While it’s possible as early as age 62, choosing to receive Social Security retirement benefits before your normal retirement age is penalized. The “early retirement penalty” can amount to a 30 percent reduction in your monthly benefit. And what’s worse is that the penalty is permanent. Thus, although your monthly benefit will change with cost of living adjustments, the initial reduction as a result of the penalty will continue even past normal retirement age. As a general rule, you should wait until your normal retirement age (66 or 67) or, even better, get an increased monthly benefit by delaying your retirement until age 70.
But what if you simply cannot work until your normal retirement age? If you are under 62, it is probably time to apply for social security disability benefits. These benefits are calculated using your normal retirement age. Thus there is no early retirement penalty.
If you are 62 or older you have a few more issues to consider because you can apply for both disability benefits and early retirement benefits. Applying for both programs has its advantages. First, you receive early retirement benefits each month while your social security disability claim meanders through the disability evaluation process. This process can sometimes take two years. Second, if you are found disabled and entitled to disability benefits before your early retirement benefits began, the early retirement penalty disappears. Not only will your monthly benefits be increased but you will receive money for the preceding months in which you were received less than your full disability benefit amount.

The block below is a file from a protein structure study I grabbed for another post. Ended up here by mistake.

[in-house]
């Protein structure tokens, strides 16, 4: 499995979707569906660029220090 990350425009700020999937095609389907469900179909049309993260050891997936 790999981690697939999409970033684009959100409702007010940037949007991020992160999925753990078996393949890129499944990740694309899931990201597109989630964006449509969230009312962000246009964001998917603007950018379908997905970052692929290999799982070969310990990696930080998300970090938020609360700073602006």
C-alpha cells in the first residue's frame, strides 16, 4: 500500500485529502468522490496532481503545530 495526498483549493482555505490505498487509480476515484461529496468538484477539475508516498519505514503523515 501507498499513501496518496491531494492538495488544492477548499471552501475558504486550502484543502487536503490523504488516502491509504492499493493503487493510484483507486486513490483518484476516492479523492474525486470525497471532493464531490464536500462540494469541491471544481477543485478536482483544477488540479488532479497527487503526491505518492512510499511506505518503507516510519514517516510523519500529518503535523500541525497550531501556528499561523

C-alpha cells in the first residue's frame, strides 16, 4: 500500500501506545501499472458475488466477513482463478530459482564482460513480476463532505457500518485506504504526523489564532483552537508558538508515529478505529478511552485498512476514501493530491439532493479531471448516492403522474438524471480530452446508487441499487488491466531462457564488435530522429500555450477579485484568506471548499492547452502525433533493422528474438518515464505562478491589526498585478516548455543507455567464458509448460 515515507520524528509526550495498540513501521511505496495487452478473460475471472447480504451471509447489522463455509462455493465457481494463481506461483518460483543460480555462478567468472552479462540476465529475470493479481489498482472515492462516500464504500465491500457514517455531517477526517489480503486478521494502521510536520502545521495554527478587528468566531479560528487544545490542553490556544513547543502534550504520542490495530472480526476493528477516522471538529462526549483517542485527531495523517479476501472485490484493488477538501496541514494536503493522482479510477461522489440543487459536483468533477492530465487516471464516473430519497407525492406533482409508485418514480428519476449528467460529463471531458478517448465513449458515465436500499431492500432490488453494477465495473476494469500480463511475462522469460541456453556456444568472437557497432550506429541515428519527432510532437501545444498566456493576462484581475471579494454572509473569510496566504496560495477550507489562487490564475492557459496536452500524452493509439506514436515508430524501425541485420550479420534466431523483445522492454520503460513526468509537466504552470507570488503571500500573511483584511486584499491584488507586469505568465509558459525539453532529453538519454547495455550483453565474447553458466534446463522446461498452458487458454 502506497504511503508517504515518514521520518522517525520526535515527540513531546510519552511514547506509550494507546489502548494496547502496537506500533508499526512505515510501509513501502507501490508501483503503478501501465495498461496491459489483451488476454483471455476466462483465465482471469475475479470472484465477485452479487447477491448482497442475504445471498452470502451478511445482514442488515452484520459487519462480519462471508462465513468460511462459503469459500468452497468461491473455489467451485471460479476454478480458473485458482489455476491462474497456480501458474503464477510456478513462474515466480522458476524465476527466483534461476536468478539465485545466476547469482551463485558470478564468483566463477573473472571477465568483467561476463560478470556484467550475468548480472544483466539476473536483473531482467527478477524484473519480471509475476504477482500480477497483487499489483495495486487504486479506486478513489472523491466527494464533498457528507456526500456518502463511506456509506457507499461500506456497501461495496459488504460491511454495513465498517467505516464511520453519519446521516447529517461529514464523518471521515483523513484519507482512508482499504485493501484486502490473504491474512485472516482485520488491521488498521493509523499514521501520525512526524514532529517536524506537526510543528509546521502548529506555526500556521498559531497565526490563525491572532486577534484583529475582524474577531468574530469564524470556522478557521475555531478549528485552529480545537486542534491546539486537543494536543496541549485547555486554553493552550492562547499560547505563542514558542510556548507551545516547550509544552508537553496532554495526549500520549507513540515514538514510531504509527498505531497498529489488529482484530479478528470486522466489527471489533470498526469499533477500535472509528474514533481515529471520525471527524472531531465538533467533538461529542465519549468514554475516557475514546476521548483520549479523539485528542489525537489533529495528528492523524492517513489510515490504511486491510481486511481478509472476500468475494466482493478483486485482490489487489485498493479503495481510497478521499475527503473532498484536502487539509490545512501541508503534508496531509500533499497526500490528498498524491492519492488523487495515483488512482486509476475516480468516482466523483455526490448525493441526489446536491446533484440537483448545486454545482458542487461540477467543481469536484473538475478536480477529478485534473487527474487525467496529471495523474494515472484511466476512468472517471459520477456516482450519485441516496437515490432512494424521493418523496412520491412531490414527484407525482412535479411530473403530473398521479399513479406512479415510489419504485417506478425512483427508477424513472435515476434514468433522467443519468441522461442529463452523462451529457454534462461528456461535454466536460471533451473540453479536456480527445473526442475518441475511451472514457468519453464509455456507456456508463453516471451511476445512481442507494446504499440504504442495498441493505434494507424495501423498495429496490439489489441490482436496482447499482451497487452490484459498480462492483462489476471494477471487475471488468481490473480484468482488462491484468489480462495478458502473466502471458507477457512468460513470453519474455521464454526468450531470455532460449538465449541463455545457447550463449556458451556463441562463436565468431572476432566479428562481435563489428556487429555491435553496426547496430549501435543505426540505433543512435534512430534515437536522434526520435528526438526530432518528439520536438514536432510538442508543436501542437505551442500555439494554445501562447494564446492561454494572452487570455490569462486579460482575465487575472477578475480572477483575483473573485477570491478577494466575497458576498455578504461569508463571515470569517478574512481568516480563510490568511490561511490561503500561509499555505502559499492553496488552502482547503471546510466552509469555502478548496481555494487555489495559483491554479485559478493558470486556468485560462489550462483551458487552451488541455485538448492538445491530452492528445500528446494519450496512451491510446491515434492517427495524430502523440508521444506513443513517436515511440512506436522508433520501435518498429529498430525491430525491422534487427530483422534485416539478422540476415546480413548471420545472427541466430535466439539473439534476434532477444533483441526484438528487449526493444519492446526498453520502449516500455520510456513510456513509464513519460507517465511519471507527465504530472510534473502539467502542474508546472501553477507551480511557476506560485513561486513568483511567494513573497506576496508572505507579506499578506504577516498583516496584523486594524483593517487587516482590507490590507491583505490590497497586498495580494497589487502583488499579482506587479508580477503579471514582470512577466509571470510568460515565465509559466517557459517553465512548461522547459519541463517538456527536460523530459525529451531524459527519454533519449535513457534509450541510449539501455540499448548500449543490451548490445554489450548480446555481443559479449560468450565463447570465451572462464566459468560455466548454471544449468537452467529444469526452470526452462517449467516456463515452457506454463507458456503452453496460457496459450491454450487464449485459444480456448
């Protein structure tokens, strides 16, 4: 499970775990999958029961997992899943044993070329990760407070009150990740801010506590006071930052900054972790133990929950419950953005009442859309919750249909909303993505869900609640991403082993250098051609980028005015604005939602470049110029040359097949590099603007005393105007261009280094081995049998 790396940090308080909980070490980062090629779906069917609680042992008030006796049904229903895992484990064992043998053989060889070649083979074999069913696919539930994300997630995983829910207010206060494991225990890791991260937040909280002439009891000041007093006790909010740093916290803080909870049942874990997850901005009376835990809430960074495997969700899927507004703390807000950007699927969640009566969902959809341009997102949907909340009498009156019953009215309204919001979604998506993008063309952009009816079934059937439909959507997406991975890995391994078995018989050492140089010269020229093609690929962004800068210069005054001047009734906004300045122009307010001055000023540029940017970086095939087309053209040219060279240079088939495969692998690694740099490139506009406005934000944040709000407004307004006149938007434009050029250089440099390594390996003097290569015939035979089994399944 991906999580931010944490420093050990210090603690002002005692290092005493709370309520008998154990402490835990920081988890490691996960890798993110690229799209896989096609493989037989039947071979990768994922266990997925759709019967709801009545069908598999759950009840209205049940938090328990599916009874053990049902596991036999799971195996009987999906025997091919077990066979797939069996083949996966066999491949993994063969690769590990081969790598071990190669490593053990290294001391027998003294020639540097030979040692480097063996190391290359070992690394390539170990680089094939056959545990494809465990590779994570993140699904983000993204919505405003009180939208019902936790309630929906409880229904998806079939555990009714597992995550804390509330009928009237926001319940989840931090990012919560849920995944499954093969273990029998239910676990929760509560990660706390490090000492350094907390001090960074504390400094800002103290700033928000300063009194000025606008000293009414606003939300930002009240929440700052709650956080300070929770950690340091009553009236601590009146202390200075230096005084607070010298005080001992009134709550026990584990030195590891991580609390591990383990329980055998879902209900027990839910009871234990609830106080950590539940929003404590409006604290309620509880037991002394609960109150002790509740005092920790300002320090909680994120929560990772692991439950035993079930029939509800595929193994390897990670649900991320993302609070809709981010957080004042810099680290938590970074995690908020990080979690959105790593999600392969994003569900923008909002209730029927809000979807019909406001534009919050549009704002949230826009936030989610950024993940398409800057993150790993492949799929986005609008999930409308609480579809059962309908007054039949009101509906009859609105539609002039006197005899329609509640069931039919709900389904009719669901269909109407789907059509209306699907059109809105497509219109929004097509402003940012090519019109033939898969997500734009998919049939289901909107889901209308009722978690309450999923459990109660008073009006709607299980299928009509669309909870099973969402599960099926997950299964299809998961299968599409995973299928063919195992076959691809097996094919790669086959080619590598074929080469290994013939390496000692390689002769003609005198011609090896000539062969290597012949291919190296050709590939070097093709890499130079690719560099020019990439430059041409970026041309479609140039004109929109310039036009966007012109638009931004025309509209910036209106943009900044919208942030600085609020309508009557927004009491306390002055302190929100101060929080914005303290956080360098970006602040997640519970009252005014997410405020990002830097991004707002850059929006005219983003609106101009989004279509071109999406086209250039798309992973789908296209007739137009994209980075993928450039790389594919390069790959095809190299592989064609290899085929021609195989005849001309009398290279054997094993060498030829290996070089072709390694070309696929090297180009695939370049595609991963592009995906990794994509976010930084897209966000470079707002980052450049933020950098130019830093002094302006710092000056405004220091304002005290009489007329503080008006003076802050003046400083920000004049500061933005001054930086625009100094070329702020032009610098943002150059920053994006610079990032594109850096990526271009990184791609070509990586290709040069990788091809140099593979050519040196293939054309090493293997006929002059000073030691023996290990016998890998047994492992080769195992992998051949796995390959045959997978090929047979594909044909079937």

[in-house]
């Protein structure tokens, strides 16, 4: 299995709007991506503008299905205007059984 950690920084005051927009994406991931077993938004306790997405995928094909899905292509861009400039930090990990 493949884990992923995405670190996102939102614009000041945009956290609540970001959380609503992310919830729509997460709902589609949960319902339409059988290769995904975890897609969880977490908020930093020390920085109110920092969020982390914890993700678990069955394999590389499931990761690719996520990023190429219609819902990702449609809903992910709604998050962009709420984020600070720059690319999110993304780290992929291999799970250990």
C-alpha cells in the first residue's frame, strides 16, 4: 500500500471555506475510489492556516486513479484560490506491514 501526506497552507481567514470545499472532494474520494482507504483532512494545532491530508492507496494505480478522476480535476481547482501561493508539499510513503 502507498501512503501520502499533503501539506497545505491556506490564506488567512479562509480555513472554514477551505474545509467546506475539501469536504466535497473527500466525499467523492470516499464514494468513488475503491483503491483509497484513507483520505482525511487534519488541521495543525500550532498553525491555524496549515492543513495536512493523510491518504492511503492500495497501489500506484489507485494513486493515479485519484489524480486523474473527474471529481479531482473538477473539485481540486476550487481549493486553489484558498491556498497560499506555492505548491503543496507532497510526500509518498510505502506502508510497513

Unfortunately, there are disadvantages to applying for both programs. First, you could lose your claim for disability benefits. If so, you would be stuck with the early retirement penalty for life. Second, you could win your disability claim but the SSA could find you entitled to disability benefits after you began receiving your early retirement benefits. In this scenario there would be a reduced permanent benefit – although not as severe as the early retirement penalty.
One final item of good news is that if you are in your 60’s its going to be easier to prove disability. Remember that for those under age 50 the standard for disability is an inability to do any kind of work – not just the kind of work you have done in the past. (See Age: A Crucial Factor in your Social Security Disability Case). While the rules do relax at age 50, they relax even further at age 55. And at age 60, the battle is mostly won if we can prove an inability to do your prior work.
By David Galinis